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The Haskins Society Journal 23

The Haskins Society Journal 23: 2011. Studies in Medieval History

EDITED BY WILLIAM NORTH
Copyright Date: 2014
Edition: NED - New edition
Published by: Boydell and Brewer,
Pages: 224
https://www.jstor.org/stable/10.7722/j.ctt4cg77s
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  • Book Info
    The Haskins Society Journal 23
    Book Description:

    This volume of the Haskins Society Journal furthers the Society's commitment to historical and interdisciplinary research on the early and central Middle Ages, especially in the Anglo-Saxon, Anglo-Norman, and Angevin worlds but also on the continent. The topics of the essays it contains range from the curious place of Francia in the historiography of medieval Europe to strategies of royal land distribution in tenth-century Anglo-Saxon England to the representation of men and masculinity in the works of Anglo-Norman historians. Essays on the place of polemical literature in Frutolf of Michelsberg's Chronicle, exploration of the relationship between chivalry and crusading in Baudry of Bourgeuil's History, and Cosmas of Prague's manipulation of historical memory in the service of ecclesiastical privilege and priority each extend the volume's engagement with medieval historiography, employing rich continental examples to do so. Investigations of comital personnel in Anjou and Henry II's management of royal forests and his foresters shed new light on the evolving nature of secular governance in the twelfth centuries and challenge and refine important aspects of our view of medieval rule in this period. The volume ends with a wide-ranging reflection on the continuing importance of the art object itself in medieval history and visual studies. Contributors: H.F. Doherty, Kathryn Dutton, Kirsten Fenton, Paul Fouracre, Herbert Kessler, Ryan Lavelle, Thomas J.H. McCarthy, Lisa Wolverton, Simon Yarrow.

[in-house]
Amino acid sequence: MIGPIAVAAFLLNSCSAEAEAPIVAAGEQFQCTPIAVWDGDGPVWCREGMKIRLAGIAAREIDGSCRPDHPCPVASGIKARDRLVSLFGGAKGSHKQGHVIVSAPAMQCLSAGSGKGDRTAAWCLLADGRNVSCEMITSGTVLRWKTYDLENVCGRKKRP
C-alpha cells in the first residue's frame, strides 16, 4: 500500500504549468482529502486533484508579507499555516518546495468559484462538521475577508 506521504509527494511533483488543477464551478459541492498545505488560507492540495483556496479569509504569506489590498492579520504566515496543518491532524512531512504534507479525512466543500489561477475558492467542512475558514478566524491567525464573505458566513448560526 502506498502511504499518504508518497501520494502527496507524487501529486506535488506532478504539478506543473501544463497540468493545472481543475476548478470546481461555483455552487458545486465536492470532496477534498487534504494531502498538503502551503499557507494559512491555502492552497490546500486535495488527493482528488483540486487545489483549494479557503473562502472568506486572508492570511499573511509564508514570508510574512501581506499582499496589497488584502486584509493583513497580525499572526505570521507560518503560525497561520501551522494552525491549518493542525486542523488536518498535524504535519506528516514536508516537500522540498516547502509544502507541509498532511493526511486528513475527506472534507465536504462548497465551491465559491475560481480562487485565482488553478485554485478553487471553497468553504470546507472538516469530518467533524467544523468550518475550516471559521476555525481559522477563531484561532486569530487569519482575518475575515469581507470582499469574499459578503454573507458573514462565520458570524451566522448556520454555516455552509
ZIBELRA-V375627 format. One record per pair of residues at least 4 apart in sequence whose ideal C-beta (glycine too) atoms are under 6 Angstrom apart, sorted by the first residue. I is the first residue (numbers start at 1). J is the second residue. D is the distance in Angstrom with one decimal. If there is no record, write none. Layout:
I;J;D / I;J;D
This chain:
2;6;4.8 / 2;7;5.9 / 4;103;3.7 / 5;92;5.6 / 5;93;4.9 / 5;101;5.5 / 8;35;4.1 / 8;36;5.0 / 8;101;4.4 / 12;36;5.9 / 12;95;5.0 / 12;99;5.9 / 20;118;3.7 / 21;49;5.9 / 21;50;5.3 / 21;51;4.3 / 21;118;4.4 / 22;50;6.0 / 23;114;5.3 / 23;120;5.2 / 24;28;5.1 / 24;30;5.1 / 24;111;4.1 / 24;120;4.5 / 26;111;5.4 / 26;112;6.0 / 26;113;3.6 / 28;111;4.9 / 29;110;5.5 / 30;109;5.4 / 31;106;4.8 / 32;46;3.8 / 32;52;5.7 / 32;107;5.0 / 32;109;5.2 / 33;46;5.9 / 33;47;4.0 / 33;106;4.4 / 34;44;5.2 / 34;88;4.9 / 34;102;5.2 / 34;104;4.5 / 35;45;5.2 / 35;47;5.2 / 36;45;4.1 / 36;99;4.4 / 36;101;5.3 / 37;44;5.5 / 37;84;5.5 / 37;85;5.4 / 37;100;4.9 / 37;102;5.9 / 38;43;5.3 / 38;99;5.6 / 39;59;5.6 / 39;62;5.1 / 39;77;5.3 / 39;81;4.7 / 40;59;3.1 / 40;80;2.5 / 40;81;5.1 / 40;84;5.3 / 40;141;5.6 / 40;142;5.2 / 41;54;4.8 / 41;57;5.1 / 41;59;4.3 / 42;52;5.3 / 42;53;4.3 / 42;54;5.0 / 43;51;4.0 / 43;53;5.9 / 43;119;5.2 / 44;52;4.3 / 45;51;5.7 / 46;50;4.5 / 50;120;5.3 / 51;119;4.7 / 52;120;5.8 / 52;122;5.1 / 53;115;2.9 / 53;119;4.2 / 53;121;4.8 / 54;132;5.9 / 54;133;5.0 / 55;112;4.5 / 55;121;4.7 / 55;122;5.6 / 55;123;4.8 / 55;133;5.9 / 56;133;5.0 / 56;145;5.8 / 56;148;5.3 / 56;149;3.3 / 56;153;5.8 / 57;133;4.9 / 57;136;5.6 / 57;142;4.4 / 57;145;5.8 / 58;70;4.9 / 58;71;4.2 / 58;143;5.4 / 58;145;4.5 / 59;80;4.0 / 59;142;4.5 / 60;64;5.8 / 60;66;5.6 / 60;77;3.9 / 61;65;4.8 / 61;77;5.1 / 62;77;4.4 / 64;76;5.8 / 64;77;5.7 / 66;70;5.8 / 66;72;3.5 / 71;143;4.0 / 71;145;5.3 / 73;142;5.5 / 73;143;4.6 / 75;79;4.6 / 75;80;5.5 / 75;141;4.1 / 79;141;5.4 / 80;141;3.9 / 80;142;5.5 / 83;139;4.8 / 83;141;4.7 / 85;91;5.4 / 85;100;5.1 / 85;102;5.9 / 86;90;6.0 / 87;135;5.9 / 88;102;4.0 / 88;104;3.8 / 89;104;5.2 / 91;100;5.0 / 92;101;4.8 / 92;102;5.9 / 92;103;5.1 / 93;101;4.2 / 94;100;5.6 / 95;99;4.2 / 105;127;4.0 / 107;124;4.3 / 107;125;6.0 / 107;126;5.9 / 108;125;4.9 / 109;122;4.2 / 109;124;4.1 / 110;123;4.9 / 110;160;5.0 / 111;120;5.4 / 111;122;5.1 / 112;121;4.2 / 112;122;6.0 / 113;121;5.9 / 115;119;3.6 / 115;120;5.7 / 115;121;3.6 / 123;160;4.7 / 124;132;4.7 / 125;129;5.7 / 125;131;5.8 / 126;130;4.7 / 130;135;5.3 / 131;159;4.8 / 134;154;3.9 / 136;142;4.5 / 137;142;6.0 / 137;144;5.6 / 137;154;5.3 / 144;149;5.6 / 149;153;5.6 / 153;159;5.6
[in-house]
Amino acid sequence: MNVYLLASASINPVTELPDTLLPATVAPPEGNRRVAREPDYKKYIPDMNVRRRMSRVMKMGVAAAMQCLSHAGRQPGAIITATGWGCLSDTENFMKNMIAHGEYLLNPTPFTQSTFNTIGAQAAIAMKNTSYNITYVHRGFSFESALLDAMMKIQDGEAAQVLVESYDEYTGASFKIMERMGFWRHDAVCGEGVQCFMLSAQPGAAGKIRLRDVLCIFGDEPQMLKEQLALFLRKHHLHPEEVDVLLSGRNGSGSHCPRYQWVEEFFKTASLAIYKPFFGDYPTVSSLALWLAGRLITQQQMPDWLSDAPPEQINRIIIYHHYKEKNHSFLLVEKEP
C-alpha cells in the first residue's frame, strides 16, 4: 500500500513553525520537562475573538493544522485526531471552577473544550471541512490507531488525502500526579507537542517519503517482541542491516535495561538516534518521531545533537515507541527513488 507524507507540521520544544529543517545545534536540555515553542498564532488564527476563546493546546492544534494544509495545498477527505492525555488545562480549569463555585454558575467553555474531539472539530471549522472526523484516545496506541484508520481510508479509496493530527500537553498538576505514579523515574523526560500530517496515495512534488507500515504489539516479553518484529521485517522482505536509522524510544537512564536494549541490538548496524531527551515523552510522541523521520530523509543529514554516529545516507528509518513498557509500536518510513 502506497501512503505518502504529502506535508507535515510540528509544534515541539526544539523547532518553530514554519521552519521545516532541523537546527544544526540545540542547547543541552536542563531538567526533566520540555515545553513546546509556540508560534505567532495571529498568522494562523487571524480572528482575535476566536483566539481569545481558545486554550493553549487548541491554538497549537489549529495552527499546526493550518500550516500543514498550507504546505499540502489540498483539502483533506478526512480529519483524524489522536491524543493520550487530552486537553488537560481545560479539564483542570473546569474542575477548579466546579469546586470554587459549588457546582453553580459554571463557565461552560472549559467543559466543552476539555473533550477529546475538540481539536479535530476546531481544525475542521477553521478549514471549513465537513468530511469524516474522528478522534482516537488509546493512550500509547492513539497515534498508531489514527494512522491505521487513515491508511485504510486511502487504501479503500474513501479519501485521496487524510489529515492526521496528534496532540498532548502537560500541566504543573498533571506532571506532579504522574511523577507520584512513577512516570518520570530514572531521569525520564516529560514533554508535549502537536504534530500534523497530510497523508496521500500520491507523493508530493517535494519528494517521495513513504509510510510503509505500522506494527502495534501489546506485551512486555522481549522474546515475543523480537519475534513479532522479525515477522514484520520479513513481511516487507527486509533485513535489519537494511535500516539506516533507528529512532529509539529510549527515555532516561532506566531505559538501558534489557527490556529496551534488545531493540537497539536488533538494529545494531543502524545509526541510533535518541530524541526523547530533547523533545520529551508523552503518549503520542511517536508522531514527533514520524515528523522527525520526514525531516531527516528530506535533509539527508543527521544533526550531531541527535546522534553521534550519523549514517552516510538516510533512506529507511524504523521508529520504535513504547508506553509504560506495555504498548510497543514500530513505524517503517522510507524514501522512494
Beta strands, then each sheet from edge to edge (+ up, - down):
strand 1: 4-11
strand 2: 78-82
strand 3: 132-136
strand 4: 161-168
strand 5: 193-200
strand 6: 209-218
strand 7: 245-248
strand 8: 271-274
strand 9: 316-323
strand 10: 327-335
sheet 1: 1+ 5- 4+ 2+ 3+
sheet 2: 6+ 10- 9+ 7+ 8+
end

eISBN: 978-1-78204-241-9
    Subjects: History

Table of Contents

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  1. Front Matter
    (pp. i-iv)
  2. Table of Contents
    (pp. v-vi)
  3. List of Figures
    (pp. vii-viii)
  4. Editor’s Note
    (pp. ix-ix)
  5. Abbreviations
    (pp. x-xiv)
  6. 1 Francia and the History of Medieval Europe
    (pp. 1-22)
    Paul Fouracre

    Charles Homer Haskins dedicated his great workNorman Institutions‘to the spirit of France’. From the near-lyrical remarks in his Preface, he clearly had fond memories of working in the French archives, an affection no doubt sharpened by the dreadful carnage taking place in France in the year of the work’s publication.² It is therefore striking to see how well read Haskins was in works in German, even when it came to writing about Norman institutions in England.³ This familiarity is yet more evident in both hisThe Renaissance of the Twelfth Centuryand the wide-rangingStudies in Medieval Culture.⁴...

  7. 2 Royal Control and the Disposition of Estates in Tenth-Century England: Reflections on the Charters of King Eadwig (955–959)
    (pp. 23-50)
    Ryan Lavelle

    This article examines the politics behind the disposition of lands in the tenth-century English kingdom through an analysis of the corpus of charters from the reign of King Eadwig. The record of land grants made during the reign of Eadwig, including a large proportion granted to laypeople, is rightly acknowledged to be remarkable in the Anglo-Saxon period, since such a comparatively large number of charters was issued within a short period of time.² In the evidence provided by sources associated with contemporary monastic reforms the king and his associates are portrayed as using lands, including church lands, in an all...